Even though the ongoing pandemic has affected professional artistes the hardest, the rising stars in the music industry also face an uphill challenge, after musical events stopped altogether throughout the country. A vibrant sub-culture, which included café and art-space shows, university events and independent releases, have been submerged in uncertainty. Although the rising musicians of our industry usually do not financially depend on the art, their momentum – a crucial part in determining their trajectory – has been put in grave danger.
For many, the prospect of performing in an upcoming show worked as a motivator to create and practice. "Being quarantined isn't a good feeling," says Razin Halim, Level Five's bassist. "Even though we have conference calls to discuss our future releases, it is hard to actually write new material at this time, especially when most of us have to work from home as well." Level Five, a popular indie band that came into the limelight with their debut album, Obosheshey, has consistently garnered fanfare with fantastic live performances. With the absence of shows, the members are doing the best they can to maintain the spark that brought them this far.
Artistes who had recorded material prior to the nationwide shutdown have an edge on the competition. Issa Nibras Farooque, known by his stage name Farooque Bhai, has seen substantial success with the release of his new EP, Gin Bhoot Tonic. "This is the only time I am on a level playing field as other Bangladeshi artistes," says Farooque, who resides in Toronto, Canada. "Since everyone has to promote their music on the internet, all I have to do is focus on my own sound." The Farooque Bhai Project's compositions have helped usher in a new age in Bangladeshi independent music, and the singer-songwriter does not plan on letting a virus halt his prowess.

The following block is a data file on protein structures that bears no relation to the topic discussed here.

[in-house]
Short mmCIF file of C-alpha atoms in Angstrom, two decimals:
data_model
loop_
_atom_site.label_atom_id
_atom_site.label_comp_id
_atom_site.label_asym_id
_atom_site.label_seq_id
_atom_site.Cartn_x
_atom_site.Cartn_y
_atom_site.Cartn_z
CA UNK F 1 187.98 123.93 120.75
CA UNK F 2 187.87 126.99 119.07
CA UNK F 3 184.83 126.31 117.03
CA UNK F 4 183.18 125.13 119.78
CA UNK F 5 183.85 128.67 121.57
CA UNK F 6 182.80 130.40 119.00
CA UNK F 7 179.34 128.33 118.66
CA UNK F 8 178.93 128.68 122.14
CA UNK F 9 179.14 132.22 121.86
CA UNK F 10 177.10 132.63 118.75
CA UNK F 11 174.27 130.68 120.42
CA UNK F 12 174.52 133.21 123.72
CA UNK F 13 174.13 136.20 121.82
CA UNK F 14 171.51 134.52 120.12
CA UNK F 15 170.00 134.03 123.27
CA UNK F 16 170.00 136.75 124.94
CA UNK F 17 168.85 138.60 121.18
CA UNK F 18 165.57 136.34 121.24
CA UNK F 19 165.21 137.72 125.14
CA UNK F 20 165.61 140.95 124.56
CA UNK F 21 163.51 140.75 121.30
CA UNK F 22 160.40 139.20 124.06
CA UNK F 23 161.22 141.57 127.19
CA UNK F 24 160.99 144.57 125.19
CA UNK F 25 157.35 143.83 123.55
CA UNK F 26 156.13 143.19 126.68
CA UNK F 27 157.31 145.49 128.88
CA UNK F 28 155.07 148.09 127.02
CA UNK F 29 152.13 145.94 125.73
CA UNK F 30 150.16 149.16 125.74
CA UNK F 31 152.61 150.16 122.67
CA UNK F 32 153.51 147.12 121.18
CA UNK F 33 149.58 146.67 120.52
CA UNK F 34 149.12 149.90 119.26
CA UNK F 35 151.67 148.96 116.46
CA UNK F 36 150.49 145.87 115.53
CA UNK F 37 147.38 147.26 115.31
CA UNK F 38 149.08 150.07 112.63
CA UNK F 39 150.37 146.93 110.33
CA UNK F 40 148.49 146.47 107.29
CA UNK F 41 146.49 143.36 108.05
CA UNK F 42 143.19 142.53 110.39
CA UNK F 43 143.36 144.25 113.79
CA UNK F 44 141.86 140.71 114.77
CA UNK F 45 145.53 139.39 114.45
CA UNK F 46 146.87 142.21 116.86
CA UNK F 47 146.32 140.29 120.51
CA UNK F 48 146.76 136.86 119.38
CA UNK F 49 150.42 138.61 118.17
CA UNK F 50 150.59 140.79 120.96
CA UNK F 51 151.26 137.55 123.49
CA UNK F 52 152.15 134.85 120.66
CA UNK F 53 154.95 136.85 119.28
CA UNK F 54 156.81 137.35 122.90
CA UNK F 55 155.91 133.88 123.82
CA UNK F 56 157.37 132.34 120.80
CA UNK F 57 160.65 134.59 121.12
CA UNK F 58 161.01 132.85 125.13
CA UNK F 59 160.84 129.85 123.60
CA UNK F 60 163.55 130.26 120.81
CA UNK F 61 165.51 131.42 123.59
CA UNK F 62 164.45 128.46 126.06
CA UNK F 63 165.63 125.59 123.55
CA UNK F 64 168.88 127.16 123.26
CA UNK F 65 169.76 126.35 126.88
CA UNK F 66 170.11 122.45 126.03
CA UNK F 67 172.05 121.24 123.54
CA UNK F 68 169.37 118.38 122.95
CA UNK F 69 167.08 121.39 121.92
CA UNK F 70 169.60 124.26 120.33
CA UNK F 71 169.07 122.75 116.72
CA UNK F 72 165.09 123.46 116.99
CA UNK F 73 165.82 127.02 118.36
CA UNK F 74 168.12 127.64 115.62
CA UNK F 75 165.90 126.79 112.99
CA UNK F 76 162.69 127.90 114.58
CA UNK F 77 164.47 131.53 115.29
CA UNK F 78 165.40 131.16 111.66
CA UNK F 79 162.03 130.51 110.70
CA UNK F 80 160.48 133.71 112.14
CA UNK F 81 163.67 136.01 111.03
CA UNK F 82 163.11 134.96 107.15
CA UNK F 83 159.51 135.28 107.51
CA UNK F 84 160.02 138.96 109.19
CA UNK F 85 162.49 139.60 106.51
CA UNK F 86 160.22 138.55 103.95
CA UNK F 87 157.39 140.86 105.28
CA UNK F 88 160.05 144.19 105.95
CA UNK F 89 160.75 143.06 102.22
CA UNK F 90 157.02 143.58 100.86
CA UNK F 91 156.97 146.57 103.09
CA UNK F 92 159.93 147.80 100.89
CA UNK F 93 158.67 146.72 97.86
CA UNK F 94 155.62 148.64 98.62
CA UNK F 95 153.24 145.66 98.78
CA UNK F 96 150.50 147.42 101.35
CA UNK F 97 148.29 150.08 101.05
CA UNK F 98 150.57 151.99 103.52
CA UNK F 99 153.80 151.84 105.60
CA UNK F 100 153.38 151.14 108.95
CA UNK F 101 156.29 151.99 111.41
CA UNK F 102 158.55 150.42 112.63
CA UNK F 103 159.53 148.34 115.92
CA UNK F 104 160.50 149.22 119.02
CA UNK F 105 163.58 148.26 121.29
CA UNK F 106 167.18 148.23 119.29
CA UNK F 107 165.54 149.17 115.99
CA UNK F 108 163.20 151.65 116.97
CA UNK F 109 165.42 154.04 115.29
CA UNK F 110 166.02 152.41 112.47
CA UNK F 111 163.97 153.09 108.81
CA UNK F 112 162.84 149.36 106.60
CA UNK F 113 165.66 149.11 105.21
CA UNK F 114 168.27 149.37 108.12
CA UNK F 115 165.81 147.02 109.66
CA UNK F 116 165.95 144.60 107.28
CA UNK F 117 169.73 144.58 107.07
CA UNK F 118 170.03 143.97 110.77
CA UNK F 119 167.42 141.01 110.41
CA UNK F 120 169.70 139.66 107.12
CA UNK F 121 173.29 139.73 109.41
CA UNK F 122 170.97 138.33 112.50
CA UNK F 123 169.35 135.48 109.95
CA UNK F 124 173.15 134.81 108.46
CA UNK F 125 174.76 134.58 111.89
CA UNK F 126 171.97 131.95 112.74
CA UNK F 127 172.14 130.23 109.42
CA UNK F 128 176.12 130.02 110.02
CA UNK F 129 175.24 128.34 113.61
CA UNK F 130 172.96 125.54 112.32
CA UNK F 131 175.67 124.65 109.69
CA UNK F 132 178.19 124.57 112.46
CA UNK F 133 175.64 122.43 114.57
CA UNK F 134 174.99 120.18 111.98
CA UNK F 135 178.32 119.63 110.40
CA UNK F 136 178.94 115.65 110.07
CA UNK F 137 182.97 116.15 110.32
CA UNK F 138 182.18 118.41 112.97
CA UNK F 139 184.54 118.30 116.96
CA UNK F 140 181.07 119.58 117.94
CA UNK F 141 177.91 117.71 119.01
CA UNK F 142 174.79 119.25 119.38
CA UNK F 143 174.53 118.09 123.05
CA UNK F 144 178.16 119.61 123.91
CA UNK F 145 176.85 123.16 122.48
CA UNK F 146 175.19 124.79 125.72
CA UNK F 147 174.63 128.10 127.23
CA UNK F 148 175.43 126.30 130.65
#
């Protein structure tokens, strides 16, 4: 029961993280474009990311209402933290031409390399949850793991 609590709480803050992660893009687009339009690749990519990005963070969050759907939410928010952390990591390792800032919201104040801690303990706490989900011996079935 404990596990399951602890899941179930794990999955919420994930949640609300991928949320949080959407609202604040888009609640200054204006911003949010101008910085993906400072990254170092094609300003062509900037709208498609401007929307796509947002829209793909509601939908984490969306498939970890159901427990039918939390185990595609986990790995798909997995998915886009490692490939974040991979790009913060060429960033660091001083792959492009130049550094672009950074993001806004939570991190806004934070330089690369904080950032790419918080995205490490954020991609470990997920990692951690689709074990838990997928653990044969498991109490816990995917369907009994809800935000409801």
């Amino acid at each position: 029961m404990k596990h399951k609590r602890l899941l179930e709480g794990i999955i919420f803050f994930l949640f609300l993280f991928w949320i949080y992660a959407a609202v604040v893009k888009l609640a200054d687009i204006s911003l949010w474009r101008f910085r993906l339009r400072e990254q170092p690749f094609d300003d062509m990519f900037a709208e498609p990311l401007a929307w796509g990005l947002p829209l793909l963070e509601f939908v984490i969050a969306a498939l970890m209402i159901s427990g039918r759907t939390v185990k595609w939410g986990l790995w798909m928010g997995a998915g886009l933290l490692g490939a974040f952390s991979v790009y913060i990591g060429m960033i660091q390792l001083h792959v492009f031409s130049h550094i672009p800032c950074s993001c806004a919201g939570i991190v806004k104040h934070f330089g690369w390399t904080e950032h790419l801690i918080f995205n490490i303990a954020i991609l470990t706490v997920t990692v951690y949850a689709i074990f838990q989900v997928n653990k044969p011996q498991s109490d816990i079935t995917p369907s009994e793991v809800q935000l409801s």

Dads in the Park had shot the music video for their latest song, Pareidolia, prior to the shutdown. Much like Lullaby, their second single is also a resounding success. Even though the two-man project does not rely on shows as much, staying at home at a stretch does come with consequences. "For the past two months, I haven't been able to write anything," says Ishmam Salim. "However, I had a few compositions written down from before, so I am working on those."
Pragata Naoha, who was enjoying a remarkable run before the shutdown, tries not to let the events fluster her too much. Still riding the coattails of Kalo, the singer is already working on new material with her band, Hades. "All I can say is, I am looking forward to the release of our upcoming song, Bedroom. The listeners will be surprised if they can decipher the meaning behind it, especially during this unbearable period of having to stay at home," she says. Besides music, Pragata is also attending online classes for her first semester in the University of Manitoba.
"I am trying my best to stay positive and practice," says Aseer Arman, who earned fame and accolades overtime with his song, Eka Beche Thakte Shikho Priyo. The former Joler Gaan member looks to start his studio work afresh, after things get better. "Due to some logistical difficulties, I unfortunately had to sell my studio equipment when I moved to another residence," he says. "However, I am constantly jamming by myself, and trying to come up with new material. I plan to rebuild my studio as soon as I can." If we know anything about our music industry – from both the spectrums of the famous and the rising – it is that the fraternity is spectacularly resilient in the face of adversities. The relatively small, but ever-growing fan base of the rising stars in Bangladesh, can hope that their favourite artistes will come out bigger, better and stronger.